SHARON LEE: EARLY LIFE
Hazel, Kentucky is a tiny place, close to the State border with Tennessee, and not too far from the mining country which was home to the Everly Brothers. Sharon Lee Myers was born there in the 1940’s, daughter of Sandra Jean and James Erwin Myers. After a few years, the family farm ran into trouble, and James moved the family (by this time Sharon had a baby brother, Randy James) to Sandra’s hometown of Aurora, Illinois, not too far west of Chicago, where he resumed his old trade of barbering.
After a short while, the Myers family uprooted again, but not far, to the nearby small town of Batavia. By this time, Sharon knew two things; she didn’t want to spend her life in Illinois, and she did want to sing. Singing was indeed in her blood – mother and father both sang and played guitar and her grandmother performed traditional folk music. Sharon had already played and sung some country and gospel on the radio, in church, and on talent contests on television, and music seemed much more attractive than school work.
FIRST RECORDING SESSIONS
Sharon’s first musical love in those teenage, mid-1950’s years was country music, and her first recordings, under the name Sherry Lee, were certainly rural in style, although Sharon’s rich country vowels apart, the voice is instantly recognisable. These tracks were recorded for Harry Glenn’s Mar-Vel label just across the state line in Hammond, Indiana, and are now impossible hard to find – probably only a few hundred copies were ever issued.
For the next few years, Sharon’s recording and performing career becomes impossibly confused. Sherry Lee became first Jackie Dee and then Jackie Shannon, as odd singles were made for the Gone, Fraternity, and PJ labels, variously rock‘n roll, rockabilly, emotional ballad, and Ray Charles/gospel-influenced styles. A couple of these tracks were later picked up by the nationally distributed Dot label (home of Pat Boone) but were poorly promoted, and real gems such as an aggressively sexy version of Leiber and Stoller’s Trouble, were lost to a wider audience. This was a pity, as young Jackie showed enough promise as a female rocker to equal the emerging Wanda Jackson and Little Brenda Lee. Why the name changes? Girl singers did not sell records, they say, and Jackie Dee could have been a young boy. Hmmm. Why Shannon? Believed to recall Irish ancestry.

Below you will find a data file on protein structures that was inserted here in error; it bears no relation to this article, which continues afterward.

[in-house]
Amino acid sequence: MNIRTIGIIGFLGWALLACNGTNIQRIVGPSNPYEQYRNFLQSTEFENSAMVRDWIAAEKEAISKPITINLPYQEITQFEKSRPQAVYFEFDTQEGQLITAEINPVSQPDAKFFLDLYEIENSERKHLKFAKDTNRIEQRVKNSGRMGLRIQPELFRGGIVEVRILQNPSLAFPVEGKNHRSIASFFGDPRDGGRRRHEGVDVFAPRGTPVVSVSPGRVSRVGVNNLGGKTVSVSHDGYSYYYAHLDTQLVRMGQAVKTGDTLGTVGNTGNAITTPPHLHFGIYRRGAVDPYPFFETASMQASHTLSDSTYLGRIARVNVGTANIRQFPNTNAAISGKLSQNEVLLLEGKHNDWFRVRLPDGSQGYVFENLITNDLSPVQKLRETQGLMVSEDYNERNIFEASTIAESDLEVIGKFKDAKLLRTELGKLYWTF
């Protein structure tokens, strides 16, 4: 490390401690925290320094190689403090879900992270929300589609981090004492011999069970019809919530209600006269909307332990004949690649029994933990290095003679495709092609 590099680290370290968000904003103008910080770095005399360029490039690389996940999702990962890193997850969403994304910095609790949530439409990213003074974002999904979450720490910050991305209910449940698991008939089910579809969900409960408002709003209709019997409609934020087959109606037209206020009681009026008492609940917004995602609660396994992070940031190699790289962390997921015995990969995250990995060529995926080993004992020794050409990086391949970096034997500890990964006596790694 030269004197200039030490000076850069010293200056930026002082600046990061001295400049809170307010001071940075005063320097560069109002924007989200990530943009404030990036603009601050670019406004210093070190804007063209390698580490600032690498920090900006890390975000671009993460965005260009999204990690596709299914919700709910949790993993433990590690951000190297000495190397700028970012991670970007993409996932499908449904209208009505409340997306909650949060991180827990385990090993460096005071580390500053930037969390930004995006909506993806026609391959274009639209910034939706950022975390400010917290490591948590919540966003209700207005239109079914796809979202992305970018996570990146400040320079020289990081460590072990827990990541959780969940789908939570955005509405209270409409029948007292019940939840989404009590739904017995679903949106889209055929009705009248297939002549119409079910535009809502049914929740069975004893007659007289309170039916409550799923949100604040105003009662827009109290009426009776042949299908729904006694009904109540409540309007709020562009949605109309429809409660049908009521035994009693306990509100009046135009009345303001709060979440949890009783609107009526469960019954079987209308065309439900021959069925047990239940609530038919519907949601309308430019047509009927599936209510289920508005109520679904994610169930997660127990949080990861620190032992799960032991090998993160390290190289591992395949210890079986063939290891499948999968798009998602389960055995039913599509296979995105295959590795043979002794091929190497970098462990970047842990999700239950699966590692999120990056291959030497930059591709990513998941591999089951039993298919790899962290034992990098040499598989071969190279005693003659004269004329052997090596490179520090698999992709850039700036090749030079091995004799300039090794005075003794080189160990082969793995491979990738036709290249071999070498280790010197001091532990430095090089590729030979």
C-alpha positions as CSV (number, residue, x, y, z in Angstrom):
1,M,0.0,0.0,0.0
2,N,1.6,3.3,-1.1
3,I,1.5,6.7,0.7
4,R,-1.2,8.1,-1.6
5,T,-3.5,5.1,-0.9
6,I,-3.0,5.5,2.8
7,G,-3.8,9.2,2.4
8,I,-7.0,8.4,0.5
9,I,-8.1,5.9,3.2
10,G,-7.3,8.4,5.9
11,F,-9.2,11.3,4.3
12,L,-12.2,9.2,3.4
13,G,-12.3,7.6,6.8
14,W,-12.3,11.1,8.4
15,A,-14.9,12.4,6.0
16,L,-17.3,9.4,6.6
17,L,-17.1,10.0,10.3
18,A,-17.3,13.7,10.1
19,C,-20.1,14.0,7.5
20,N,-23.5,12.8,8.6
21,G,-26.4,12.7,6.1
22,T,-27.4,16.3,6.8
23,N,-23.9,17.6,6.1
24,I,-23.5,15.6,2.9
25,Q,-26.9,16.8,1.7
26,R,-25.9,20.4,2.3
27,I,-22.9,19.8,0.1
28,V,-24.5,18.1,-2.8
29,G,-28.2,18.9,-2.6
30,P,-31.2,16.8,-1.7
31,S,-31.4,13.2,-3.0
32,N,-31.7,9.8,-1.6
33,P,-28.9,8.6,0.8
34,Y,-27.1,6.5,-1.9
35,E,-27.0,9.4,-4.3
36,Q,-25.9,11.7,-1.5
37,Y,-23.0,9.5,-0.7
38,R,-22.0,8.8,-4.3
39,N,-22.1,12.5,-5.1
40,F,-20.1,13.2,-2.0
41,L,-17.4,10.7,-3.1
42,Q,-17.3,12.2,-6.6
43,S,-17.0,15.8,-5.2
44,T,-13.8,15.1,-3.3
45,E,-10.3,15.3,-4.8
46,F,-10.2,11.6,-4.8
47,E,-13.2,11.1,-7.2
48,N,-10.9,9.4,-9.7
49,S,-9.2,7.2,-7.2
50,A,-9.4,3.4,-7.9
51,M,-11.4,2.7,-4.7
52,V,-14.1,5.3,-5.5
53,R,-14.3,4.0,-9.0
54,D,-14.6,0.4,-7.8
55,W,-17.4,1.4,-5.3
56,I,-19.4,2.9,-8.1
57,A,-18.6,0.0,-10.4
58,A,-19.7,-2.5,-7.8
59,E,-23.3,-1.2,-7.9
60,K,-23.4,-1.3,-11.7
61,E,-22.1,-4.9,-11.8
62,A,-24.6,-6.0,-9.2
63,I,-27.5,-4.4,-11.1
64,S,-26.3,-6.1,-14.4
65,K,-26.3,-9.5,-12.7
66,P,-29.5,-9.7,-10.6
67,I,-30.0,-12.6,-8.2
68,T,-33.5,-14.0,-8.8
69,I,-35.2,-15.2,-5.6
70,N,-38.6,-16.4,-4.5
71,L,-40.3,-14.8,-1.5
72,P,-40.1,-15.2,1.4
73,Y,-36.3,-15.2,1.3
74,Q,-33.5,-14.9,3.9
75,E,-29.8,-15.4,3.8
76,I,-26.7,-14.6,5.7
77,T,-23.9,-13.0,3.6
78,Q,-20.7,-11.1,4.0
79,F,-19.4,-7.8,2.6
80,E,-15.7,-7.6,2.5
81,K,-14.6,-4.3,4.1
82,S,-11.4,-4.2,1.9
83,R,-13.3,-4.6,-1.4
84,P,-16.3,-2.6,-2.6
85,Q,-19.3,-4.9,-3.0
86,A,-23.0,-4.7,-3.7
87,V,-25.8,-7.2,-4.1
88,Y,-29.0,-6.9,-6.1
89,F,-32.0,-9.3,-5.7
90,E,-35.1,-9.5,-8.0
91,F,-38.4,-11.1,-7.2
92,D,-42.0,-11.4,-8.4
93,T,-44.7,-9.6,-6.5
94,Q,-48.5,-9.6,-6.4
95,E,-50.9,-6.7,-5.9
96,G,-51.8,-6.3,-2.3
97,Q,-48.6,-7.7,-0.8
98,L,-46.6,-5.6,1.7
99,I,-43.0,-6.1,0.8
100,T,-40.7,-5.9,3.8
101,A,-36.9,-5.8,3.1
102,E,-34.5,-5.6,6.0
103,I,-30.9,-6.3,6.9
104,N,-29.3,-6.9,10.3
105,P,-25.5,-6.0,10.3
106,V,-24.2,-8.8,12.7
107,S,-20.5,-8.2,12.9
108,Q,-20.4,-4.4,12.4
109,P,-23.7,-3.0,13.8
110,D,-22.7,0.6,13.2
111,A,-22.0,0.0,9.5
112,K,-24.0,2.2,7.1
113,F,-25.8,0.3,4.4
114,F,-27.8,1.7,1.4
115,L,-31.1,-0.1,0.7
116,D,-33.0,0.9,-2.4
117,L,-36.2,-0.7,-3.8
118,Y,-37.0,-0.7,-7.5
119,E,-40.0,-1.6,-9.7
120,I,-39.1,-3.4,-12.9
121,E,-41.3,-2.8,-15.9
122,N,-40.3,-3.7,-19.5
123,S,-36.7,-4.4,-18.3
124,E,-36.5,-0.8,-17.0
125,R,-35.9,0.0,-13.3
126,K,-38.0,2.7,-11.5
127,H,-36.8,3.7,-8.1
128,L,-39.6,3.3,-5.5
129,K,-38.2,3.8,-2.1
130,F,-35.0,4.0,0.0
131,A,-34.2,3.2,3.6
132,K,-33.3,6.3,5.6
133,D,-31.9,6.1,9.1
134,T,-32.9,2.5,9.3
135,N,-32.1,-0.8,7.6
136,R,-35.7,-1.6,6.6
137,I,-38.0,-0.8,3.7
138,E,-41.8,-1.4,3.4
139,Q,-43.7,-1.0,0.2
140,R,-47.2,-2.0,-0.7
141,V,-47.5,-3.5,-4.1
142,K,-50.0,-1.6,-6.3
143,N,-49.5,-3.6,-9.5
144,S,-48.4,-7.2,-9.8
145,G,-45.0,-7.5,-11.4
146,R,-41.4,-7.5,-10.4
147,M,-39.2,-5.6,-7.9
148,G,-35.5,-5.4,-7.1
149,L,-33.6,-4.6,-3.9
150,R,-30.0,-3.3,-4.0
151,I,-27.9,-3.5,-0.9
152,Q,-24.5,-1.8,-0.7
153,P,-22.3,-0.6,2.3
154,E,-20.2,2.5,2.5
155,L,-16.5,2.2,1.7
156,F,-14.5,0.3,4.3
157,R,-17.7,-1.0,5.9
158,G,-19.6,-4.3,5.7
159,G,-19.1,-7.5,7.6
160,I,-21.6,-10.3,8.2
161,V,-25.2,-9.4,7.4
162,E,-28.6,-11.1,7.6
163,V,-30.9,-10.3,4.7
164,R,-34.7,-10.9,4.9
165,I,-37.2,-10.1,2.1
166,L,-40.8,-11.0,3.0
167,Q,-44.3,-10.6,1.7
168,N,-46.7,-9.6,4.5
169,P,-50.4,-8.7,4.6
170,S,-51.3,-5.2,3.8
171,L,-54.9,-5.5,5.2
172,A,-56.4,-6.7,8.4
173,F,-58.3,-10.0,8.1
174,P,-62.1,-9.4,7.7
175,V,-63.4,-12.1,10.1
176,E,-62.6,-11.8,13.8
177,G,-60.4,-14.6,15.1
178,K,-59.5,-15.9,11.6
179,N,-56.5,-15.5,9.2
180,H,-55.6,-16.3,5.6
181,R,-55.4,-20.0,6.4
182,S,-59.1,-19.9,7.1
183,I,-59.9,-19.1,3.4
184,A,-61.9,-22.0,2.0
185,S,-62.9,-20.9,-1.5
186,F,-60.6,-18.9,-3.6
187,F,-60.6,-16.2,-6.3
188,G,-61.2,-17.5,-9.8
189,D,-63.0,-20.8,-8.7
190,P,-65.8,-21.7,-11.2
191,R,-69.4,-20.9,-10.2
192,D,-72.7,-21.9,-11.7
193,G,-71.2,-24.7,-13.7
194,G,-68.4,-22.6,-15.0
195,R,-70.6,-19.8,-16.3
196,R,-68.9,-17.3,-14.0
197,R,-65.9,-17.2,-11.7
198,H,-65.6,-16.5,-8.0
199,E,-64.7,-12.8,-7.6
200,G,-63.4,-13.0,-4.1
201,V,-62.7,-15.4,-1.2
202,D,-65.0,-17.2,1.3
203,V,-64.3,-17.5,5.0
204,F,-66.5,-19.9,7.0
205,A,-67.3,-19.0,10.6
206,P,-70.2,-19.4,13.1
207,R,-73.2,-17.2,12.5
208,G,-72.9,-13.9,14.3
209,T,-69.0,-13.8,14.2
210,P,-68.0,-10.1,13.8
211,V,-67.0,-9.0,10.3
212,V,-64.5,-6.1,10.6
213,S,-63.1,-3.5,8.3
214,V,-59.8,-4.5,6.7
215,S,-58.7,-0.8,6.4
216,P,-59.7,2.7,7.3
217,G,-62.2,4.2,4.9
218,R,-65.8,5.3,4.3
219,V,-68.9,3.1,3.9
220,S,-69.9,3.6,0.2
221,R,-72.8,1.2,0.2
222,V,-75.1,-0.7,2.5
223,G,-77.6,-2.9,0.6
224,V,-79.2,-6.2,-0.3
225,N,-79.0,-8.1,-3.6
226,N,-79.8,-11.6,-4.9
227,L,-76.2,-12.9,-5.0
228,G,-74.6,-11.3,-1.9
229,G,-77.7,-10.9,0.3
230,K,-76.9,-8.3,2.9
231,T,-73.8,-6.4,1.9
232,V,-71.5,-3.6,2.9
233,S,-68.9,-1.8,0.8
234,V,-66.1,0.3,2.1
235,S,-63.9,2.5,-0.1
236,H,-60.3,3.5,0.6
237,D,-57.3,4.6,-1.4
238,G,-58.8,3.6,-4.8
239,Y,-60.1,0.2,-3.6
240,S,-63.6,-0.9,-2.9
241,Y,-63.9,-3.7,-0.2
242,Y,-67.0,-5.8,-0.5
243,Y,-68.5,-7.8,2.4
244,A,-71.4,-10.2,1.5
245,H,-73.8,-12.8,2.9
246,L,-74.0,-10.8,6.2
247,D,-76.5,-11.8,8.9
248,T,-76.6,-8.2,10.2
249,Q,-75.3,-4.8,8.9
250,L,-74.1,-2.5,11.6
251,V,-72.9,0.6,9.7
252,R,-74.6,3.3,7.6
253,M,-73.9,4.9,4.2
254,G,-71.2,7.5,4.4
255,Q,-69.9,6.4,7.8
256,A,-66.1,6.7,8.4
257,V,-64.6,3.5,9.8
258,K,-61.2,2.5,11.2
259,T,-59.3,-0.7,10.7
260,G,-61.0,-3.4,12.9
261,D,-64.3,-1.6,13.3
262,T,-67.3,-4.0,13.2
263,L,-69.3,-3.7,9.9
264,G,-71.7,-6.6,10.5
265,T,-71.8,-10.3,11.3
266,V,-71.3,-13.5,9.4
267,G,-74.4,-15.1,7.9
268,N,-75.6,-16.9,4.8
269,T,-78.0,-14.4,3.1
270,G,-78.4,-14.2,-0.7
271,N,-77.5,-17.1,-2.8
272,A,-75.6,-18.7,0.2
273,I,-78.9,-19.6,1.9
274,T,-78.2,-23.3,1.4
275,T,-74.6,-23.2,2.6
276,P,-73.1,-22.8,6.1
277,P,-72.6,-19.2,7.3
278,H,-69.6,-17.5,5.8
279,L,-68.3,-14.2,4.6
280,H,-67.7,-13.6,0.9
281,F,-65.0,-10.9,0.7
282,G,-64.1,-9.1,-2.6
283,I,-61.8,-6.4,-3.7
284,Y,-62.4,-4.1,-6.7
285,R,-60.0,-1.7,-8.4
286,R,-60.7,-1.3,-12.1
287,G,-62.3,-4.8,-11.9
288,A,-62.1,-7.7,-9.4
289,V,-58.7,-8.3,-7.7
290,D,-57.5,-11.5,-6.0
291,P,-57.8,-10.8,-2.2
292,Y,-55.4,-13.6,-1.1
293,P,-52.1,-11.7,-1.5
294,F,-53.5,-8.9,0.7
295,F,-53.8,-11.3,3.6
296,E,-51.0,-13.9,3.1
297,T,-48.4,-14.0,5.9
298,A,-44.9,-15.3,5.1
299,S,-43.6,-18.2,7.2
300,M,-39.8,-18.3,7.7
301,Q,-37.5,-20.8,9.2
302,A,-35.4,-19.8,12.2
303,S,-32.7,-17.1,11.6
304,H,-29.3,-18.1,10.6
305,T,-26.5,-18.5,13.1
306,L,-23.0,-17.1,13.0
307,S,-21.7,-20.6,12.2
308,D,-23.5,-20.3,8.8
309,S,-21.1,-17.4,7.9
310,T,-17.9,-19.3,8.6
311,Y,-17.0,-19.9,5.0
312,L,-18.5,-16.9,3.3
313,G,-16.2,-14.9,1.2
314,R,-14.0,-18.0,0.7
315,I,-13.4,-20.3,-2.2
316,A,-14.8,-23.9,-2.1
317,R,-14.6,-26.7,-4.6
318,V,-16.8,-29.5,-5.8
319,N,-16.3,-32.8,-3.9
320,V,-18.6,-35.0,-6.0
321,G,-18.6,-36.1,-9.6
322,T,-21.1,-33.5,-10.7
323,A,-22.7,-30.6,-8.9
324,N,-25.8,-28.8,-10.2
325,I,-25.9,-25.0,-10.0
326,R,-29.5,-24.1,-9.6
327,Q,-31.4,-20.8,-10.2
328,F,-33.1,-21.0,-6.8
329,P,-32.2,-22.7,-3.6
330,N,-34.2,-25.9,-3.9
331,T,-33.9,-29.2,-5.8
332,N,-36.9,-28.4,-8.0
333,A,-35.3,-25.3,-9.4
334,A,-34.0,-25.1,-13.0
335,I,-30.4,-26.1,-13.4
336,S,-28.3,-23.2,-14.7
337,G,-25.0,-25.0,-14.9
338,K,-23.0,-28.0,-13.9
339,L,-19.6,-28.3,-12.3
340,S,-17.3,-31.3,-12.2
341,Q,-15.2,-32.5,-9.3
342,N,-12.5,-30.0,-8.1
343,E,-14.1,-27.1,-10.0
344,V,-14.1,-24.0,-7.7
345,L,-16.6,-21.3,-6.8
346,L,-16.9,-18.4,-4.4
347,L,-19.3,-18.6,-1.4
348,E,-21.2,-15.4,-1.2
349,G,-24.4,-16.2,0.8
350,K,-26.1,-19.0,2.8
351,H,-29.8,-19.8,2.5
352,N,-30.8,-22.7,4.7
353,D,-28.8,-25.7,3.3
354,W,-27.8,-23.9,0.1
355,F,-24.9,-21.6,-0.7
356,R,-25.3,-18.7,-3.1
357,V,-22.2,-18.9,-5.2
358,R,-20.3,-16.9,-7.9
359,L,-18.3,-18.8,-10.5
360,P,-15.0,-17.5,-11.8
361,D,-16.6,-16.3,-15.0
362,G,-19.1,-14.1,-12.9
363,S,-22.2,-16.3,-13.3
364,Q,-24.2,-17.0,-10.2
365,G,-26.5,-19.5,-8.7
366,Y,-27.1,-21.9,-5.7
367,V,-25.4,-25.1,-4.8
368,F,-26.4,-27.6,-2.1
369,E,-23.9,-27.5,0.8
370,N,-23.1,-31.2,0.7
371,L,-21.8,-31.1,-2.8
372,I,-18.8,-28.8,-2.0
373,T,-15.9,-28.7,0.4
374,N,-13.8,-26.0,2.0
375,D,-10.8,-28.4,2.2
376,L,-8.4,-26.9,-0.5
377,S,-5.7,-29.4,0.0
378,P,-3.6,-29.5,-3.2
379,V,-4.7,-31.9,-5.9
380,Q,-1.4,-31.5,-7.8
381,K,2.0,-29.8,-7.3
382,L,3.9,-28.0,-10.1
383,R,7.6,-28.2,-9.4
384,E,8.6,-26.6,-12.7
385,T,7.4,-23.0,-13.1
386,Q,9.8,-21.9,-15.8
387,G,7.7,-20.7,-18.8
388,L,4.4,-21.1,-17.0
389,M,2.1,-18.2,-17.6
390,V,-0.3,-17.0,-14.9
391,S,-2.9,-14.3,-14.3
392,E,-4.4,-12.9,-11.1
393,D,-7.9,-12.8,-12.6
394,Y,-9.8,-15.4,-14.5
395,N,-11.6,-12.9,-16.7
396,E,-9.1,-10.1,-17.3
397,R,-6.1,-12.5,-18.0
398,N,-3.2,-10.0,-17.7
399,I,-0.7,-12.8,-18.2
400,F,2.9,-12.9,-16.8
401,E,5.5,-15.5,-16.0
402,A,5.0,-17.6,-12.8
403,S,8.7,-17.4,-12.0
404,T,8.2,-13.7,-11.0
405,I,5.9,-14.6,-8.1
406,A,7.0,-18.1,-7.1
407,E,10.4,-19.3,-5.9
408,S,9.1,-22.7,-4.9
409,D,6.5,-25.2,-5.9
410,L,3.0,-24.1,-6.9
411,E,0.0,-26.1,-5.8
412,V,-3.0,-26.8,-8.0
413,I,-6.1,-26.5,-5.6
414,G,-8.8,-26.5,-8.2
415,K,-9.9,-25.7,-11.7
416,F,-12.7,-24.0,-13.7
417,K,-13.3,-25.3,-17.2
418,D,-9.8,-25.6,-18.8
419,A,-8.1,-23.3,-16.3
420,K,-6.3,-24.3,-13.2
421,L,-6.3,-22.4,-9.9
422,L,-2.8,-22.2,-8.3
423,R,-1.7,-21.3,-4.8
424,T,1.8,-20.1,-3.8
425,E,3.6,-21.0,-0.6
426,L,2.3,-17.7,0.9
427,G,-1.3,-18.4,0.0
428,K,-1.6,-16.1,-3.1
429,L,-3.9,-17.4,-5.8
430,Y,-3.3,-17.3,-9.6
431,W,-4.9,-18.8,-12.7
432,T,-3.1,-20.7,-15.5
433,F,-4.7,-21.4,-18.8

Finally, a record started to sell well. Young Jackie Dee had been encouraged to write her own songs, and her rockin’ tribute to her then favourite, Buddy (Holly of course) was picked up as a master by Liberty Records of Hollywood, and sold reasonably enough in the mid-west around Christmas 1958 for large ads to be placed in the music trade papers. But Liberty put more effort into promoting The Chipmunk Song (a number one, as it happened) and Jackie’s record stalled. Meanwhile, Jackie sang anywhere and everywhere; she filled bills on tours into Canada and even (with The Platters) to South America. She went to Nashville and placed her song My Baby Likes Western Guys on a very early Brenda Lee album. And she settled on the name she really wanted, recording three 45s of her own compositions for the grandly named but impossibly tiny Edison International label in 1959, the first recordings of Jackie DeShannon.
THE CALIFORNIA GIRL
Eddie Cochran had met young Jackie in the mid-west, and told her that she was a real California girl. As a pretty teenager, with a superbly versatile voice and emerging talent for songwriting, she could have found success in Nashville alongside Brenda Lee and Patsy Cline, or in the Brill Building creative hothouse of New York, alongside Carol King and Ellie Greenwich. But perhaps it was Eddie’s advice which lured Jackie DeShannon to California, where she signed up with Liberty Records as a singer, and with Liberty’s music publishing arm, Metric Music, as a writer. Liberty knew Jackie already, of course, as Buddy must have made them a little money, and in 1960 it must have been an exciting company to work for. North Dakota’s Bobby Vee and Tennessee’s Johnny Burnette were starting to score hits for the company, and the prospect of turning this petite and talented young lady into another hit recorder of the new teen-slanted music must have pleased Liberty’s executives.
A student of discographies and hit lists might wonder why Liberty persisted with Jackie DeShannon through the early years of the 1960s. In short, she released a lot of records, and had nothing approaching a hit. While Liberty was signing and dropping artists as diverse as Buddy Knox, P.J. Proby, Scott Engel and Willie Nelson, Jackie kept on releasing unsuccessful records. Not that theses records were bad. She recorded her own heavily teen-slanted songs such as The Prince, You Won’t Forget Me, Just Like In the Movies, and a tasty Carole King song (Heaven Is Being With You) which should have worked the same magic for Jackie that King had worked for Bobby Vee and others. Many of the b-sides to these records were soulful ballads in a Ray Charles gospel vein, and Liberty liked these so much that they gave a catalogue number to, but never released, an album of Ray Charles songs (Hits of the Genius), which would have been Jackie’s first LP release. Maybe it is still in the vaults.
Eventually Jackie crept for the first time, for two whole weeks, into the Hot 100 with a half-spoken and very uncharacteristic cover of Bob Wills and the Texas Playboys’ hillbilly ballad Faded Love, for which Liberty rewarded Jackie with a sultry and now highly collectable picture sleeve. It says much for Liberty, though, that Patsy Cline’s later version of the song is now the best remembered.
THE TWO SHARONS